TROELTSCH, ERNST (1865–1923), German Protestant theologian and cultural philosopher. Ernst Peter Wilhelm Troeltsch is considered "the most eminent sociologically oriented historian of Western Christianity" (Talcott Parsons, quoted by James Luther Adams, "Why the Troeltsch Revival? Reasons for the Renewed Interest in the Thought of the Great German Theologian Ernst Troeltsch," in The Unitarian Universalist Christian 29, 1974, pp. 4–15). With regard to the impact of his work, Troeltsch was the most significant evangelical theologian since Friedrich Schleiermacher (1768–1834). As the central figure in German Protestant theology in the early twentieth century, he was able to exercise an enduring influence on philosophy, religion, sociology, and the study of history.
Troeltsch was born in Haunstetten, a small town near the old southern German imperial city of Augsburg. He spent his childhood and youth in Augsburg. Through the efforts of his father, a well-to-do physician, Troeltsch became acquainted at an early age with the modern natural sciences, and the famous preparatory school at Sankt Anna gave him the sense of a cosmopolitan Christian humanism.
In 1883, Troeltsch began the study of philosophy for two semesters at the Roman Catholic preparatory school in Augsburg and then, in the fall of 1884, of Protestant theology in Erlangen. He was particularly interested in the reconciliation of faith with knowledge and, therefore, attended lectures in art history, political science, national economics, history, psychology, and philosophy. Since the theological faculty at Erlangen was dominated by a neoorthodox Lutheranism, Troeltsch transferred, in 1885, to Berlin for a year and, in the fall of 1886, finally to Göttingen. Here the systematic theologian Albrecht Ritschl (1822–1889), the most prominent contemporary representative of a liberal, Lutheran, cultural Protestantism, exercised a primary and profound influence upon him.
As early as 1891, however, Troeltsch formulated a sharp criticism of Ritschl's ethicizing modernization of Luther's theology. He emphasized the far-reaching cultural differences between the "Old Protestantism" of the sixteenth and early seventeenth centuries and the modern world, which had emerged only with the Enlightenment of the eighteenth century. Insofar as Luther had remained committed to the ideal of a religiously dominated, homogeneous culture and had represented a pacifist ethic that sanctioned submission to the status quo, he was, for Troeltsch, still part of the Middle Ages. Thus for Troeltsch's own theological development, Enlightenment traditions were more important than the theology of the reformers. He believed that theology must be changed from the old dogmatic paradigm to a "historical method" and must be based upon a general, rational theory of religion.
Already in the Disputationsthesen, published on the occasion of his doctoral degree in 1891 (text in Troeltsch-Studien I, 2d. ed., Gutersloh, 1985, pp. 299–300), Troeltsch designated such a theology, which he believed compatible with modern consciousness, a "religious-historical discipline." It is not yet clear to what extent this statement was influenced by the Göttingen religious historian and Septuagint scholar Paul Anton de Lagarde (1827–1891). Troeltsch was part of a very close and friendly exchange in Göttingen with the church historian Albert Eichhorn (1856–1926), as well as the exegetes Hermann Gunkel (1862–1932), Alfred Rahlfs (1865–1935), Wilhelm Wrede (1859–1906), Heinrich Hackmann (1864–1935), and especially Wilhelm Bousset (1865–1920). These "young Göttingers" wanted to transform traditional biblical scholarship into an undogmatic, sociologically informed religious history of Judaism and early Christianity. They therefore attempted to understand the origins of Christianity from the perspective of the ancient religions, especially of late Judaism. Since they were not interested in historically secondary theological dogmatics, but rather in the original productivity of religious consciousness, they, along with Johannes Weiss (1863–1914), emphasized very strongly the eschatological character of Jesus' preaching of the kingdom of God, and also the autonomy of religion within culture. Troeltsch was considered the "systematician" of this "little Göttingen faculty," which as a so-called religious-historical school exercised a significant influence on the theology of the early twentieth century.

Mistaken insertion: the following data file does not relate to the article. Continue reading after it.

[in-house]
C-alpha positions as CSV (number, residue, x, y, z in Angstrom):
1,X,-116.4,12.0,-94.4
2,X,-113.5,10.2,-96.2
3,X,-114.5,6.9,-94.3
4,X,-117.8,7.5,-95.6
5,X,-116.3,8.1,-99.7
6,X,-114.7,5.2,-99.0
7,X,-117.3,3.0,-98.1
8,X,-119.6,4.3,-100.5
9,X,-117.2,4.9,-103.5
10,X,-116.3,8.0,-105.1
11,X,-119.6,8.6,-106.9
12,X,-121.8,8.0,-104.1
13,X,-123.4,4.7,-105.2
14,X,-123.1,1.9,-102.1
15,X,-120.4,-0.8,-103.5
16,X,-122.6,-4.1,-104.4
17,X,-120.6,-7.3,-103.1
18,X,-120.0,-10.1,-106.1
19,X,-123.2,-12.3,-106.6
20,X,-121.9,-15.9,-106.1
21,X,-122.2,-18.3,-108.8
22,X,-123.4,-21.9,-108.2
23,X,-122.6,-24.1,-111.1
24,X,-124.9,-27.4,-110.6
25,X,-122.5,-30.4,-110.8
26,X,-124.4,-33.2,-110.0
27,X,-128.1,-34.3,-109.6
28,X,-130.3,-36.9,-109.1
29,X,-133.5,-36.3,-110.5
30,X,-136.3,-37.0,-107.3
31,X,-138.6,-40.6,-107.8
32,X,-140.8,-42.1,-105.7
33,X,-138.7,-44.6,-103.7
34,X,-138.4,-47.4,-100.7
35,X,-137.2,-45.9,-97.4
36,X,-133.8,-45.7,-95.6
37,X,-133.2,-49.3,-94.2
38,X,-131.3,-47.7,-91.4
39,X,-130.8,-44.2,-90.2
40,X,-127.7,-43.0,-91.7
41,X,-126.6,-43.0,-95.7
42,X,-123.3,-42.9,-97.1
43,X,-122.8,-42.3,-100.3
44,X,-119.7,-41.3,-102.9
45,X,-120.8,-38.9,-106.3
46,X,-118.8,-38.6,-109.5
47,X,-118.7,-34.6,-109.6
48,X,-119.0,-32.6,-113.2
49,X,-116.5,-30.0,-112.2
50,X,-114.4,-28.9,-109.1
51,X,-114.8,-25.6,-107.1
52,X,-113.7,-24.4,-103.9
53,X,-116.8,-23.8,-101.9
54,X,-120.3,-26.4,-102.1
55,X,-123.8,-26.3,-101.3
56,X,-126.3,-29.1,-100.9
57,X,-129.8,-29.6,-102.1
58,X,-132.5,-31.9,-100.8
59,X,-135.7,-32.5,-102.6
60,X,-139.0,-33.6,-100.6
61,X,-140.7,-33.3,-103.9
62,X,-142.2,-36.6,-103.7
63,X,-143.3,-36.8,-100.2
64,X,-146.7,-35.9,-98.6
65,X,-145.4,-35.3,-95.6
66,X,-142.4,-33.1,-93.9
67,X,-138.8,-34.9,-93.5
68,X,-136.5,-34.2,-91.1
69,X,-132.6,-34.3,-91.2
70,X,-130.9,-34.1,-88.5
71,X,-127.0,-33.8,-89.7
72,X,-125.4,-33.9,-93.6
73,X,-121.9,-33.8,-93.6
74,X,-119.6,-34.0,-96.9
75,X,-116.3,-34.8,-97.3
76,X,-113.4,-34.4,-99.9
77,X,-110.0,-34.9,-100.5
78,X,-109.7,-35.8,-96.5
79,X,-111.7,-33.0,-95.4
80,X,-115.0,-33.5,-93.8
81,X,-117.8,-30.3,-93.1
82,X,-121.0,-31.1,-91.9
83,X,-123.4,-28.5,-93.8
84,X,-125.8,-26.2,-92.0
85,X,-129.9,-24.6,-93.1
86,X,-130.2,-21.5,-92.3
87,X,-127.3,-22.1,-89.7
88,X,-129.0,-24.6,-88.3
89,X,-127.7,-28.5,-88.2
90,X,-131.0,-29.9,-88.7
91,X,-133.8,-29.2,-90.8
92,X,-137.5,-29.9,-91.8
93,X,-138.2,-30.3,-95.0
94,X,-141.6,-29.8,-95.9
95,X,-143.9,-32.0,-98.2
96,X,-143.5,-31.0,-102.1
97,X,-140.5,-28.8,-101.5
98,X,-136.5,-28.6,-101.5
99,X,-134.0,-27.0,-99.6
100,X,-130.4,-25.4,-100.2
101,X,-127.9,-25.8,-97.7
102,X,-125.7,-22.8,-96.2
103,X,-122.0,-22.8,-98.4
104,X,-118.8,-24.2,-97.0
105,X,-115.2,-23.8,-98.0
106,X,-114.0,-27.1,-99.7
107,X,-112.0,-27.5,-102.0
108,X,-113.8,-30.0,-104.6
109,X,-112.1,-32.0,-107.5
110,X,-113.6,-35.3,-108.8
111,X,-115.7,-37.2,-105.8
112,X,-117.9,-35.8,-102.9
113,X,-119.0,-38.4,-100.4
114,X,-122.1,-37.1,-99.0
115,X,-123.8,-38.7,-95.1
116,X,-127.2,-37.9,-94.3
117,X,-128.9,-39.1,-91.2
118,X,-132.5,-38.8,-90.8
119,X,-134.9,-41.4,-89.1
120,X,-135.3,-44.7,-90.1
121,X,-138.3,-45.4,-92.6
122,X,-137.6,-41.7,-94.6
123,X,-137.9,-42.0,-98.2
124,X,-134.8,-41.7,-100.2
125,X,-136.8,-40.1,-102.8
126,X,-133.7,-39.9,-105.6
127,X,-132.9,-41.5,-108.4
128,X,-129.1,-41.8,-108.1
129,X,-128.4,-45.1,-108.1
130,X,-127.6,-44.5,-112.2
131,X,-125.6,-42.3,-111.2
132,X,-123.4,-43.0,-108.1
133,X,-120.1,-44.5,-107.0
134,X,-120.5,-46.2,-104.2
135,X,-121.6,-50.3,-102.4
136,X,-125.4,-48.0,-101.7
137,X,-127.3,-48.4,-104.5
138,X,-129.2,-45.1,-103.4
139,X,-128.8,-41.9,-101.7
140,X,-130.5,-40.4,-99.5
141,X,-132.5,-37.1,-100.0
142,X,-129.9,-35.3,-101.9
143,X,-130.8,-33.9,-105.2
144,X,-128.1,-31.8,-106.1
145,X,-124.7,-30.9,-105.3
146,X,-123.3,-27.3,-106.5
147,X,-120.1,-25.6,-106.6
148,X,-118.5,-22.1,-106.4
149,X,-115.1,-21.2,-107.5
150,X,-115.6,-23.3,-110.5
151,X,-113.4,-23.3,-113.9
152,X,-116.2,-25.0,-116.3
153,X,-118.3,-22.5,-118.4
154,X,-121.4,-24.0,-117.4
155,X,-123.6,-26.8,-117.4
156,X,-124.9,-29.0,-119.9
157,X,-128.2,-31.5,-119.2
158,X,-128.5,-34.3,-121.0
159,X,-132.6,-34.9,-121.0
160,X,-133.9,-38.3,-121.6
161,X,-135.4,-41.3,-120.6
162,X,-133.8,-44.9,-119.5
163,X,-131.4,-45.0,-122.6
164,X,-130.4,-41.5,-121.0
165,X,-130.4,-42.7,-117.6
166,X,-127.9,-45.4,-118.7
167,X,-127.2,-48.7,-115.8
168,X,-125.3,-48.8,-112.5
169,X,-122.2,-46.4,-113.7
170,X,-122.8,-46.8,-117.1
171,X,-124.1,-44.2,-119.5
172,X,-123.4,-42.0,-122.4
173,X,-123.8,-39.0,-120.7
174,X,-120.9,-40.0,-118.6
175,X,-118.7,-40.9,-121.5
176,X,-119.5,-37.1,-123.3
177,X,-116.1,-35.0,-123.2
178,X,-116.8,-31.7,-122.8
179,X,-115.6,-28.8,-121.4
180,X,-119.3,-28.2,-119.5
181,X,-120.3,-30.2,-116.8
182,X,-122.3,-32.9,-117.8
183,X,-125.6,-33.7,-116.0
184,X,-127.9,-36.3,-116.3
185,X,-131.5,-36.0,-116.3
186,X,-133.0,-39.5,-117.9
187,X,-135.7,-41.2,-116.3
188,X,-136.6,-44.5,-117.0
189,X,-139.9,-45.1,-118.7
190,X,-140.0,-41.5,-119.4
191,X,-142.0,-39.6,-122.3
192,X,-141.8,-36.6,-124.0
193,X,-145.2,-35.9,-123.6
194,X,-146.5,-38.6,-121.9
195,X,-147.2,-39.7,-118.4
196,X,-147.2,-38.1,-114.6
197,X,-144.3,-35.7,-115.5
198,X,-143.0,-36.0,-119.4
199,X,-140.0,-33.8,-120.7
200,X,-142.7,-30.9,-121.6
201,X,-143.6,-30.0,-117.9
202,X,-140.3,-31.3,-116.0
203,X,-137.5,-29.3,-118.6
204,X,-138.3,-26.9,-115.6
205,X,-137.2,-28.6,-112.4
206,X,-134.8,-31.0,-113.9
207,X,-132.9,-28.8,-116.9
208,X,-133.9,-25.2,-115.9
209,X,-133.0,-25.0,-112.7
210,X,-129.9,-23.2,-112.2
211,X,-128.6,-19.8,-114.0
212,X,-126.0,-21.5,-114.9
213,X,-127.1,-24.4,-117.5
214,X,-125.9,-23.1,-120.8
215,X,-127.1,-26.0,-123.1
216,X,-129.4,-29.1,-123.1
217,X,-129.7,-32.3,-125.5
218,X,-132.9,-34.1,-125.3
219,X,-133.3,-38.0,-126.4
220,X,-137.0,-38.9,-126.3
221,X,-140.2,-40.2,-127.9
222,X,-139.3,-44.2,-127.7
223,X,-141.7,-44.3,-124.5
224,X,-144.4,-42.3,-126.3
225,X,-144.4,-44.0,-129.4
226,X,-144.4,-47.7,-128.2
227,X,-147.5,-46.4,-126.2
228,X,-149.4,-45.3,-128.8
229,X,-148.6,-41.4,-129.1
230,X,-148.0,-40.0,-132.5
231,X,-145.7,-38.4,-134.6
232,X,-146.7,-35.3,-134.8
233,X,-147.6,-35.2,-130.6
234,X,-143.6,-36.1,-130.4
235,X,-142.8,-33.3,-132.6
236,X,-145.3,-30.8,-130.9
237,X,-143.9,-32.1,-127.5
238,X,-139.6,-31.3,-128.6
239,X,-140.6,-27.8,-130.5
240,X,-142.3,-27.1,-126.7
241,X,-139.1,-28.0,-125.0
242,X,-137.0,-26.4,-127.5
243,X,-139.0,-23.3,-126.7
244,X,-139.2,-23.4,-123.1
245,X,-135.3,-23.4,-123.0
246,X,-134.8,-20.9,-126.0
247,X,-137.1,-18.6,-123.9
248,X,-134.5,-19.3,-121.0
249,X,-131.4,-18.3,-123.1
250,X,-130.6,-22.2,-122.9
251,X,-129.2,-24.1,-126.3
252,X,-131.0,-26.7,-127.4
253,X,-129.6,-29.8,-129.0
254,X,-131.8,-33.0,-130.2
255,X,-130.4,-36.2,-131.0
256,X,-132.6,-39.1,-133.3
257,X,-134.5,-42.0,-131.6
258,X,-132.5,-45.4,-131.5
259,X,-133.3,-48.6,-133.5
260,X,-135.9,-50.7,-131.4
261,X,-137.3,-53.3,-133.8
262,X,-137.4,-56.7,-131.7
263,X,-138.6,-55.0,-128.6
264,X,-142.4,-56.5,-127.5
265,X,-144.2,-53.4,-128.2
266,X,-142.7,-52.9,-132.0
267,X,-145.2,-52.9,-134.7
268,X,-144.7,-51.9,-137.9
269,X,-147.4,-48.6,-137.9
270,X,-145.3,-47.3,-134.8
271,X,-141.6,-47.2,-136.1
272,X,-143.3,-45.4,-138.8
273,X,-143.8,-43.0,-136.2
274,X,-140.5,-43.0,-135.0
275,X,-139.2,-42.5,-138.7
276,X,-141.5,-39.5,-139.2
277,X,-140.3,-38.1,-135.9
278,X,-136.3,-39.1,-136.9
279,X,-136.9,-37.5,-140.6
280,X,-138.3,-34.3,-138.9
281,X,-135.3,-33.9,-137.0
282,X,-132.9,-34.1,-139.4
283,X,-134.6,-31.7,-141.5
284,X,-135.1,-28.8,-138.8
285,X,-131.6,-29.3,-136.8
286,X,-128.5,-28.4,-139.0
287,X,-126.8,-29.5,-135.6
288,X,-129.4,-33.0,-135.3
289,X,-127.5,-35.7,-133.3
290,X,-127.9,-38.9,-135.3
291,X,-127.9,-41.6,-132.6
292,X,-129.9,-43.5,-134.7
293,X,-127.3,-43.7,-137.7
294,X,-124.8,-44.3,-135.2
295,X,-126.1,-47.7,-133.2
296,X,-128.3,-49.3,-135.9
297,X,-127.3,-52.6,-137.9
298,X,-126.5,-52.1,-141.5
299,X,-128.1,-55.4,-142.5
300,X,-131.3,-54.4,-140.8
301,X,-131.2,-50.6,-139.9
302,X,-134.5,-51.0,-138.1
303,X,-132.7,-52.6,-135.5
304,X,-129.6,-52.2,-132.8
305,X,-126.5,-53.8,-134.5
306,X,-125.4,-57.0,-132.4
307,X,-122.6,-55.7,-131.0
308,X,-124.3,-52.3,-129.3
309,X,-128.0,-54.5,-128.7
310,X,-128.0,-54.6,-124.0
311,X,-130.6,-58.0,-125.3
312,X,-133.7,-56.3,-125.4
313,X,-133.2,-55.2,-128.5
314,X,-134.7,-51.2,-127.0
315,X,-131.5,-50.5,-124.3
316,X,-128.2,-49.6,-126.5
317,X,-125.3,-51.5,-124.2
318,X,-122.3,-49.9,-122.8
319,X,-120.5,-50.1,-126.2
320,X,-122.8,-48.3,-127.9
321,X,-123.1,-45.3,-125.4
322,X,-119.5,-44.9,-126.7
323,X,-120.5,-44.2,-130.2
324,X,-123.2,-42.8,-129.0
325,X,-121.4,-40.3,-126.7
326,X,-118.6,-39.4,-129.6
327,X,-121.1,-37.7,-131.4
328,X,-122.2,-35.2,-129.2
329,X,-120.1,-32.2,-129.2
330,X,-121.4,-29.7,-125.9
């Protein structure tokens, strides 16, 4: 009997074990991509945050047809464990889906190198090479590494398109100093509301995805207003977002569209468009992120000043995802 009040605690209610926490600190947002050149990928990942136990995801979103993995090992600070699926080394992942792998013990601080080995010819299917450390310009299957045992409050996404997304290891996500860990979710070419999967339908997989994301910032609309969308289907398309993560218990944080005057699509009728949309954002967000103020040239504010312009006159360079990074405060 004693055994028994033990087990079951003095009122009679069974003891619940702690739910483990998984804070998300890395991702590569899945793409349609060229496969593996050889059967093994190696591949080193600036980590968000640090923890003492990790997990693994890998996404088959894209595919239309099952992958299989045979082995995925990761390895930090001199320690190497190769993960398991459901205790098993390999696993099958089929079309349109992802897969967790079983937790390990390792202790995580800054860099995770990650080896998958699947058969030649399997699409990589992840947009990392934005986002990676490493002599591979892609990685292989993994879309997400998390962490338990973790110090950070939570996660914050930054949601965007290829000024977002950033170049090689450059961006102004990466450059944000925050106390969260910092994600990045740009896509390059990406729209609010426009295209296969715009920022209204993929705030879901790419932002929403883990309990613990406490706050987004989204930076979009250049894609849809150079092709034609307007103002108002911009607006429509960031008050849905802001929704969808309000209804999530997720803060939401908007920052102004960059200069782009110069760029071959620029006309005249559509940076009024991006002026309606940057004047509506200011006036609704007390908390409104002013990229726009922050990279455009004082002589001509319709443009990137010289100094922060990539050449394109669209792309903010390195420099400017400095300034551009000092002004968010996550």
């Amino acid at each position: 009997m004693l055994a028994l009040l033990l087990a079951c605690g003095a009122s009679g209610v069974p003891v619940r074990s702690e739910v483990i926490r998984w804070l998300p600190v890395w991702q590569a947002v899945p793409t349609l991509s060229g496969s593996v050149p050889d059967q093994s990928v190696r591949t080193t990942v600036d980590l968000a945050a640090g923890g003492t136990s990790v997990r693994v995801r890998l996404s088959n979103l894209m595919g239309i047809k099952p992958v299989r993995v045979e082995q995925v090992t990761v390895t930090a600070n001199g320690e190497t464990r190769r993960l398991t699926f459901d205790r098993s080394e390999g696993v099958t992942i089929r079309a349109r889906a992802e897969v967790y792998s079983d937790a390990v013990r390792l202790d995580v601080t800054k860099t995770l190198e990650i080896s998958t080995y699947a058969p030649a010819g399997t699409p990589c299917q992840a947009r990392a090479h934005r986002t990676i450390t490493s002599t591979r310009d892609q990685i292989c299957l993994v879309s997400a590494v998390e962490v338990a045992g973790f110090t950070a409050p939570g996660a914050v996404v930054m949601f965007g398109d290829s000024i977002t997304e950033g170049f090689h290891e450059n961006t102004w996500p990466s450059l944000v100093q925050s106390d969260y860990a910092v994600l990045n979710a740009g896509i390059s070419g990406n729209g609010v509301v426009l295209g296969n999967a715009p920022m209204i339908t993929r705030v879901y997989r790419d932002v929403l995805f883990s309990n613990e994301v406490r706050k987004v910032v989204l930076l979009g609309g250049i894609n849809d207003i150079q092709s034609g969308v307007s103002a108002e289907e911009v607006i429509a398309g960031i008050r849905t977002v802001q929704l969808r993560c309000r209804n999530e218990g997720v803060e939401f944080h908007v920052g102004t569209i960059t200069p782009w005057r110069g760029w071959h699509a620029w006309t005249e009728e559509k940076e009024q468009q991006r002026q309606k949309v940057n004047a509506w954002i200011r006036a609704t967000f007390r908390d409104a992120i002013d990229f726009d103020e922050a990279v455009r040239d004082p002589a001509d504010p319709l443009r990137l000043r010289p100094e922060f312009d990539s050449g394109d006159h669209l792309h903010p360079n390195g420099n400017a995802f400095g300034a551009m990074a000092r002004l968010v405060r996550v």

In a well-known essay, Über historische und dogmatische Methode in der Theologie (On Historical and Dogmatic Method in Theology; 1900, included in his Gesammelte Schriften, vol. 2, Tübingen, 1913, pp. 729–753), using the historiographic principles of critique, analogy, and correlation, Troeltsch drew the radical conclusion of definitively separating a supranaturalistic view of Christianity as the only true religion from the old dogmatic understanding of Jesus Christ as the extraordinary and exclusive revelation of God. The breaking down of the traditional isolation of Christianity from other religions should not, however, imply any skeptical relativism, but rather should serve as a foundation for the specific validity that Christianity claims. The program for a general theory of religion, which Troeltsch first outlined in 1895 in Die Selbständigkeit der Religion (The Independence of Religion), should, therefore, produce a metacritique of modern religious criticism. It should demonstrate, moreover, in dialogue with Ludwig Feuerbach's "suspicion of illusion," the real meaning of religious consciousness, in order to prove thereby the special validity of the Christian tradition. Thus the connection of historical-empirical analyses of the history of Christianity with a variety of attempts at a systematic philosophy of religion is characteristic of Troeltsch's lifework. The difficulties of making such a connection, however, demanded extensive epistemological, historical, and philosophical analyses of the relationship between historical contingency and the absolute. This Troeltsch was not able to bring to completion. To that extent, his massive literary work is, for the most part, fragmentary.